Thomas Ames (pictured above) is a graduate student in philosophy at the University of Missouri-St. Louis and has interests in epistemology, agency, and disorders of selfhood. In this post, he summarizes some of his current research into what role irrational emotions may play when making rational decisions, and what that may mean for the future of artificial intelligence.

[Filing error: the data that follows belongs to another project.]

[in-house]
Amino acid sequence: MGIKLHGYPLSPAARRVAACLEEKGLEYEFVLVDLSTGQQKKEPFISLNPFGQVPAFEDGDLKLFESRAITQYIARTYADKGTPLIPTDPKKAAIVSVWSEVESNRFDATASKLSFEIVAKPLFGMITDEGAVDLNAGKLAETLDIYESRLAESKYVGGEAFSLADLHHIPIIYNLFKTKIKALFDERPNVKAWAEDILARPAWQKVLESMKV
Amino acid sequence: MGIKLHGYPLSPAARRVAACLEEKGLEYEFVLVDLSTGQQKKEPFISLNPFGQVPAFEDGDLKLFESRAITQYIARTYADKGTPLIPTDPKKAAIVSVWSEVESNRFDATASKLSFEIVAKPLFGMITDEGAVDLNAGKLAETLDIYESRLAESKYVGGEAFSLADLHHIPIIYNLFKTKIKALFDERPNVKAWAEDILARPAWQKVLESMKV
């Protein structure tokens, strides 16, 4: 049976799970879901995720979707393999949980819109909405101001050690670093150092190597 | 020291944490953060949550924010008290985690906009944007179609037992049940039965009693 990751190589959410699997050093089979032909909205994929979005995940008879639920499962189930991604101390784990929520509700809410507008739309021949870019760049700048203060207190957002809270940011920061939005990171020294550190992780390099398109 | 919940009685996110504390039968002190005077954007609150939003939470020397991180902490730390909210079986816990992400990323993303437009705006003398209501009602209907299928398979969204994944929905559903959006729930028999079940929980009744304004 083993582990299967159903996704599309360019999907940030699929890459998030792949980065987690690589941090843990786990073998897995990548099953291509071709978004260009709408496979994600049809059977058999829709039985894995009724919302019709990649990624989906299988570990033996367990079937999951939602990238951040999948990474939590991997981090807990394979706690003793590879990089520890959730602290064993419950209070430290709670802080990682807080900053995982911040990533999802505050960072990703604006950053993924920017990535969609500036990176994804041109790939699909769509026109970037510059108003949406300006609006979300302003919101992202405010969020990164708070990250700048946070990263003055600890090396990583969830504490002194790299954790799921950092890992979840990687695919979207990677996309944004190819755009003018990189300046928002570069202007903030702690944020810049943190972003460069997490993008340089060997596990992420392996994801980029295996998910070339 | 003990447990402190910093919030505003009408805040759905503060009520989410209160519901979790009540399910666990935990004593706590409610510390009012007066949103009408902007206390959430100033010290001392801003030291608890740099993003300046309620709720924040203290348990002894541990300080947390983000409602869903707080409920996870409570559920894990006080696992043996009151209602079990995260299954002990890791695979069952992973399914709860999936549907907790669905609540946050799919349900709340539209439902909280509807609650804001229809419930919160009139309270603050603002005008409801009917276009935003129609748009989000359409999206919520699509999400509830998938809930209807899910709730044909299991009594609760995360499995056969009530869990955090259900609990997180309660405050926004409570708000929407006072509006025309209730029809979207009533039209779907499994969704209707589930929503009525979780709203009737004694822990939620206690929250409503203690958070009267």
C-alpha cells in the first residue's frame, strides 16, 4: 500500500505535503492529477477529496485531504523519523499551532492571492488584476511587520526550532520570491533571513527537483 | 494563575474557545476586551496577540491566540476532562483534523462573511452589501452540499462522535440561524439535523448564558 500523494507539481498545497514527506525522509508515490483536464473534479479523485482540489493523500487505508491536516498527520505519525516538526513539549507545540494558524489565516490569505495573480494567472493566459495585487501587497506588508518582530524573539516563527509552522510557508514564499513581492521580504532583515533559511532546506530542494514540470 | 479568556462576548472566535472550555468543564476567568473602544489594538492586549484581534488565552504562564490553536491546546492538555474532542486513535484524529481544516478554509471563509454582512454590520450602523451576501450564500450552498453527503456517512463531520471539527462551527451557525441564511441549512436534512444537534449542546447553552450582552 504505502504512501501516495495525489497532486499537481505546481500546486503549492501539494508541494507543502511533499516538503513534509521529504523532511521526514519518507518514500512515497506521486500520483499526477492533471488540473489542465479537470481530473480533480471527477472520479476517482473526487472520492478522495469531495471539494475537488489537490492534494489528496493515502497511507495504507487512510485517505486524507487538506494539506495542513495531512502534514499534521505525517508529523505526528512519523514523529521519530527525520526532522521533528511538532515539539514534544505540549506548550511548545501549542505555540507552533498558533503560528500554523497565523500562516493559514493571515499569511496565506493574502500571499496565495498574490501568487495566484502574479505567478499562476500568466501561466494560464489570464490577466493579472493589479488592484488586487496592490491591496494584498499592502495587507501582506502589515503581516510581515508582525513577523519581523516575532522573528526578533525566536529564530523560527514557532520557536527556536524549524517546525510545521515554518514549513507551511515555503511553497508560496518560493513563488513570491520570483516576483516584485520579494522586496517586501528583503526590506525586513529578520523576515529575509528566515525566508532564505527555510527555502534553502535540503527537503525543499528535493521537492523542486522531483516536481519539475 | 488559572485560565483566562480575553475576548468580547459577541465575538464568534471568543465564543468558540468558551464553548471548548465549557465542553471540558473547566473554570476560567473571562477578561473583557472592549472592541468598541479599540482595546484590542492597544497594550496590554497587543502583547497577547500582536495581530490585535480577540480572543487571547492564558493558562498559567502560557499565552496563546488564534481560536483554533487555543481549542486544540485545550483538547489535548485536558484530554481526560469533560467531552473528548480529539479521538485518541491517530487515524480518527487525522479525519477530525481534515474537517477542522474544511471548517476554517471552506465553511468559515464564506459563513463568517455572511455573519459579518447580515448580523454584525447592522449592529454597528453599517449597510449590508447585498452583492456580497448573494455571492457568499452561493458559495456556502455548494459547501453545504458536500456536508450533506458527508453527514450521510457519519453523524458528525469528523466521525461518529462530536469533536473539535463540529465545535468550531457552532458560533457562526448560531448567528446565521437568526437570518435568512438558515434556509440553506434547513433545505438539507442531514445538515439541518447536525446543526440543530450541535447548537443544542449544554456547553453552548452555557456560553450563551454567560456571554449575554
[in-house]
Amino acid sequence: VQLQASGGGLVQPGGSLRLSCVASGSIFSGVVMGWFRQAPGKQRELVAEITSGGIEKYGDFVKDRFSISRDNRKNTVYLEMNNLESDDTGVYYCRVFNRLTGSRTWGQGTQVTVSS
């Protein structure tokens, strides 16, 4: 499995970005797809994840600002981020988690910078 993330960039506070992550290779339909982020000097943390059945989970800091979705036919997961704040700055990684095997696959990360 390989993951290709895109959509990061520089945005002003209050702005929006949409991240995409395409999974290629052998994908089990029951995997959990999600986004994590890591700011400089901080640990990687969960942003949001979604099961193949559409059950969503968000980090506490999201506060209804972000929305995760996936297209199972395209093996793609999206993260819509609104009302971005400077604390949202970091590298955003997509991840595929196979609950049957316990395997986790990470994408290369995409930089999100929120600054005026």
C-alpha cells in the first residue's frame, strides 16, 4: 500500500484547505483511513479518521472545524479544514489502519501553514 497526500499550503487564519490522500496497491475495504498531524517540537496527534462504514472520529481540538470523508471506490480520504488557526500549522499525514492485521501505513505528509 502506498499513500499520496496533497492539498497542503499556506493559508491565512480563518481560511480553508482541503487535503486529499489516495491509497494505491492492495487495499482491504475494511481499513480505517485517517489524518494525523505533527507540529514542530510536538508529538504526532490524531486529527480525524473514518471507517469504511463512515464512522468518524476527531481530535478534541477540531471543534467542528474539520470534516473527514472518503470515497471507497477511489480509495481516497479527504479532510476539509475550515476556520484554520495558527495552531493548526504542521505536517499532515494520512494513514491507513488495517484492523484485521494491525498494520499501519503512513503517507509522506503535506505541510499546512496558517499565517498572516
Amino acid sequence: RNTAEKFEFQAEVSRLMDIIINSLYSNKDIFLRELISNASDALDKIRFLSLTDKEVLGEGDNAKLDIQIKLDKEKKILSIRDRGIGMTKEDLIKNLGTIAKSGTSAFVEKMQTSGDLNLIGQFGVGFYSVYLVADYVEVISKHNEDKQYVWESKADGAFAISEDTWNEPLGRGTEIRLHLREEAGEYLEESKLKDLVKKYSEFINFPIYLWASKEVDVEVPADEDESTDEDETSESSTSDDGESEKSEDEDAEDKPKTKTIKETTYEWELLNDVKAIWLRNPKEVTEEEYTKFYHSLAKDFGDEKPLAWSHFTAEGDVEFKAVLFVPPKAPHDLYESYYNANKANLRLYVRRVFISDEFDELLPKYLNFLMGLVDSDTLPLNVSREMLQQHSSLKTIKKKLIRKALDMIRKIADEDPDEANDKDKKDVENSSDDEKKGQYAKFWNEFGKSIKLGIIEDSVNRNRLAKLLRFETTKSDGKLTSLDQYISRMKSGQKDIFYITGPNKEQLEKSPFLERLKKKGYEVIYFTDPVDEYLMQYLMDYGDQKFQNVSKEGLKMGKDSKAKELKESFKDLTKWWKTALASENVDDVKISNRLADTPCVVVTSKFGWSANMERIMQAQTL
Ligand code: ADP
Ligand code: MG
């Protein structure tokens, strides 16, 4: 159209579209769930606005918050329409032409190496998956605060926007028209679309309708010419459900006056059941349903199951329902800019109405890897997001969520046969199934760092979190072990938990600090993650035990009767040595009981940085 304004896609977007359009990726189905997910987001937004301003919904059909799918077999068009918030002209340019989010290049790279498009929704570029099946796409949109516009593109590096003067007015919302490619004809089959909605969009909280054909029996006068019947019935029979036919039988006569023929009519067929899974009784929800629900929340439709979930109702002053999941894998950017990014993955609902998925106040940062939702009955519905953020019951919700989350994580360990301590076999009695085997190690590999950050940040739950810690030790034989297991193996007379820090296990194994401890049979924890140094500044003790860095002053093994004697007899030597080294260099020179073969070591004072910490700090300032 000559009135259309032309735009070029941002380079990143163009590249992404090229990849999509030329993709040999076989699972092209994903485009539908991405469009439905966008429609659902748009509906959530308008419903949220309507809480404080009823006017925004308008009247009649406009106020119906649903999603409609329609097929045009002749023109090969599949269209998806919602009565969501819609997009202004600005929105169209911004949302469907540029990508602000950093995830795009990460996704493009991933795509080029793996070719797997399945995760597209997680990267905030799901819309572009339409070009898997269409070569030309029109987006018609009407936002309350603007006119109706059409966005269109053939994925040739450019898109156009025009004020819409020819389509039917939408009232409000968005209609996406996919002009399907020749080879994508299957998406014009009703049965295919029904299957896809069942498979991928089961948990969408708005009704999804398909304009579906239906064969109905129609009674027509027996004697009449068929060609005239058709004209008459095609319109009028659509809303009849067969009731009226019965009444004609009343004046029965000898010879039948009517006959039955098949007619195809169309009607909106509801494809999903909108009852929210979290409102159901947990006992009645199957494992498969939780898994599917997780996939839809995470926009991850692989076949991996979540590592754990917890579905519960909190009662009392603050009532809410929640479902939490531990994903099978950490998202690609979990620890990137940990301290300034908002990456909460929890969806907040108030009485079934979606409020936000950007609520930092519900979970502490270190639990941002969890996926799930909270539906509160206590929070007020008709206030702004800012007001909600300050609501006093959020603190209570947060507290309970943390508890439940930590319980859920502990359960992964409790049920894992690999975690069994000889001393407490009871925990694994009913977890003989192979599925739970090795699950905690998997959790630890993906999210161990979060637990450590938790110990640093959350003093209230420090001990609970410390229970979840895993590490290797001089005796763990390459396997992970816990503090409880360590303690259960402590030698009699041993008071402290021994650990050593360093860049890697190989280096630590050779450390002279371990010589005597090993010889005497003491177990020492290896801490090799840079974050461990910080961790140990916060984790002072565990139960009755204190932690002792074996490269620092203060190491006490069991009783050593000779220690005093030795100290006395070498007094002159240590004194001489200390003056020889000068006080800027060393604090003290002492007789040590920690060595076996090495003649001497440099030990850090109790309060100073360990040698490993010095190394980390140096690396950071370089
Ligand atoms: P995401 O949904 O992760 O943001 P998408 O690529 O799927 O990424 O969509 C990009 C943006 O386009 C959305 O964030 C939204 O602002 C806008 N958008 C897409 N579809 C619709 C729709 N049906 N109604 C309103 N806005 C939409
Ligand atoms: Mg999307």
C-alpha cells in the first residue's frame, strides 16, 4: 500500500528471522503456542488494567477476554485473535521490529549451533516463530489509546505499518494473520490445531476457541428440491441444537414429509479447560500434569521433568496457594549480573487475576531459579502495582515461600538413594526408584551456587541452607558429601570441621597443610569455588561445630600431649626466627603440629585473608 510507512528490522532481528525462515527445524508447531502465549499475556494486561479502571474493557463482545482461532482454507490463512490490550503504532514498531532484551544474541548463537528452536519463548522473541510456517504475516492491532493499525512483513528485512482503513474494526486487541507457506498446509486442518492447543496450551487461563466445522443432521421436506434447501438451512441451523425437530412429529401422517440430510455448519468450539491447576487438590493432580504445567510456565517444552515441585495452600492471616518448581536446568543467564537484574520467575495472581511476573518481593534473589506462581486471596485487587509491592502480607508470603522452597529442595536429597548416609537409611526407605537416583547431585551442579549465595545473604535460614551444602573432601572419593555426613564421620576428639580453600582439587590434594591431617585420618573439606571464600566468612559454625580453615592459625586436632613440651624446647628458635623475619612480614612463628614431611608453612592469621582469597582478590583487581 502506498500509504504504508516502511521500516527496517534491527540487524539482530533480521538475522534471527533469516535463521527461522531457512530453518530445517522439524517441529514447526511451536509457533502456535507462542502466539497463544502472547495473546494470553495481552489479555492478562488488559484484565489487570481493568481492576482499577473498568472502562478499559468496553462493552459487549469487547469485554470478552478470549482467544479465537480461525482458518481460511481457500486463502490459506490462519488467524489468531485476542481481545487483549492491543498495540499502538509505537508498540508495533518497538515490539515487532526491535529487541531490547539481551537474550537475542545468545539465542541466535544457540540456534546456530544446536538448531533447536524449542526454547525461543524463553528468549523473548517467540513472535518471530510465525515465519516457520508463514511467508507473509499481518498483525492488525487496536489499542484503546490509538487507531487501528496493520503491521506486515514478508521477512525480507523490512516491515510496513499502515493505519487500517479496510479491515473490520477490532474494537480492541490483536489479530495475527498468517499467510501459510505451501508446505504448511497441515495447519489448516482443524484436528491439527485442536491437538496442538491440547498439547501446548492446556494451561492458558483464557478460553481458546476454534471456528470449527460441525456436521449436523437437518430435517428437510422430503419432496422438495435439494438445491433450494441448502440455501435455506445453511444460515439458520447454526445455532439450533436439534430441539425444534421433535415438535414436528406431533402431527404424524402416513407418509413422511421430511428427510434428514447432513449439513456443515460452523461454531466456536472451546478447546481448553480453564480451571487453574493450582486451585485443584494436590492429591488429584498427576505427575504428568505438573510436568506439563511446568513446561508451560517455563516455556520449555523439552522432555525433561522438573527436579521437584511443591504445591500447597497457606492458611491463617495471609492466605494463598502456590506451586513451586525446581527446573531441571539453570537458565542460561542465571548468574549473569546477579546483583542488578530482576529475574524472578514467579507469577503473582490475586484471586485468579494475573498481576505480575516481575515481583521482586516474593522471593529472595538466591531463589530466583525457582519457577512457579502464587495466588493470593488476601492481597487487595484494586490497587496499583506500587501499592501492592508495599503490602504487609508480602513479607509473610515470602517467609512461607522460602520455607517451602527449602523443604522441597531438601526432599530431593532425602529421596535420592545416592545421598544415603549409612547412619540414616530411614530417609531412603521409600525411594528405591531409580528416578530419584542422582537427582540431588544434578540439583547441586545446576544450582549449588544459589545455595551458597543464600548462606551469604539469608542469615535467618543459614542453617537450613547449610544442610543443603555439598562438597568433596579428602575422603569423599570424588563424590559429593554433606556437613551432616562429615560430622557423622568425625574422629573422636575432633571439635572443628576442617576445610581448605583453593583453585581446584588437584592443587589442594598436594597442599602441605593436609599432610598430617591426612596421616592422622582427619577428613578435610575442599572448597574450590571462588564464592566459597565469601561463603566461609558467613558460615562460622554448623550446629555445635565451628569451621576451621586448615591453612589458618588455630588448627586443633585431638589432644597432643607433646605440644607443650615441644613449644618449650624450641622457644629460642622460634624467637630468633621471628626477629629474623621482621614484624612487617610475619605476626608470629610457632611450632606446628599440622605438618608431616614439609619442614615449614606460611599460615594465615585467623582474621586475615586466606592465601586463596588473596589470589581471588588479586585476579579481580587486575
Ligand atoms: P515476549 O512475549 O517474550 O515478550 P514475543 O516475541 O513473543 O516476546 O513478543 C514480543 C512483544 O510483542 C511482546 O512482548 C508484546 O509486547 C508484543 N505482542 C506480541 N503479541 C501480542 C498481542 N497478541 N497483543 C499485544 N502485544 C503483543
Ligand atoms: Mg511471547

Quite a bit has been written on the role of emotion on the decision-making process. Using cases of traumatic brain injuries that have led to defects in both emotion and rational decision-making, several theories with a neurological framework have been proposed about why that may be. One such prominent theory, somatic marker hypothesis (1, 2), introduced by Antonio Damasio (University of Southern California), posits that emotions play an integral neurological role in decision-making. This is because it was found that in cases of specific brain lesions which affect patients’ emotions, their abilities to make decisions were also adversely affected. It follows, then, that the two are connected: there must be some relationship between emotions, decisions, and acting upon them.